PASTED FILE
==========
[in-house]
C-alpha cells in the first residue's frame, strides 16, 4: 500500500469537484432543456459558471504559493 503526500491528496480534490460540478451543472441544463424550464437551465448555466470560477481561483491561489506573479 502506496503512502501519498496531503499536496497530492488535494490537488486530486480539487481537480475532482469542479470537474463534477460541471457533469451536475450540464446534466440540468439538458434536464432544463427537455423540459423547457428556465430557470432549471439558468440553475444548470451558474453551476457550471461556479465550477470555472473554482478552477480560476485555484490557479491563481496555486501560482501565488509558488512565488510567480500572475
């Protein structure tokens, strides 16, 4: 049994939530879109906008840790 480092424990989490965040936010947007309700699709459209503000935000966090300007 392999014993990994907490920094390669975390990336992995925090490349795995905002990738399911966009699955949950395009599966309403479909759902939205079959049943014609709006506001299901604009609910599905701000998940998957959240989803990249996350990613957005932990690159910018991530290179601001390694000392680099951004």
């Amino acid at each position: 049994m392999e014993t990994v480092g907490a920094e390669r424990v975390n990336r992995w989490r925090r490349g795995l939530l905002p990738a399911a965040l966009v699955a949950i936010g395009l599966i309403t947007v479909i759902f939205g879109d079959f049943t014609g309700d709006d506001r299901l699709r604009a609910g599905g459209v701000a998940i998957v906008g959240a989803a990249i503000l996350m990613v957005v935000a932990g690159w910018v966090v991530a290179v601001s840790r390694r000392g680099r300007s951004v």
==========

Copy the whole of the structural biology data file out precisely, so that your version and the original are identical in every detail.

[in-house]
C-alpha cells in the first residue's frame, strides 16, 4: 500500500469537484432543456459558471504559493 503526500491528496480534490460540478451543472441544463424550464437551465448555466470560477481561483491561489506573479 502506496503512502501519498496531503499536496497530492488535494490537488486530486480539487481537480475532482469542479470537474463534477460541471457533469451536475450540464446534466440540468439538458434536464432544463427537455423540459423547457428556465430557470432549471439558468440553475444548470451558474453551476457550471461556479465550477470555472473554482478552477480560476485555484490557479491563481496555486501560482501565488509558488512565488510567480500572475
């Protein structure tokens, strides 16, 4: 049994939530879109906008840790 480092424990989490965040936010947007309700699709459209503000935000966090300007 392999014993990994907490920094390669975390990336992995925090490349795995905002990738399911966009699955949950395009599966309403479909759902939205079959049943014609709006506001299901604009609910599905701000998940998957959240989803990249996350990613957005932990690159910018991530290179601001390694000392680099951004």
């Amino acid at each position: 049994m392999e014993t990994v480092g907490a920094e390669r424990v975390n990336r992995w989490r925090r490349g795995l939530l905002p990738a399911a965040l966009v699955a949950i936010g395009l599966i309403t947007v479909i759902f939205g879109d079959f049943t014609g309700d709006d506001r299901l699709r604009a609910g599905g459209v701000a998940i998957v906008g959240a989803a990249i503000l996350m990613v957005v935000a932990g690159w910018v966090v991530a290179v601001s840790r390694r000392g680099r300007s951004v």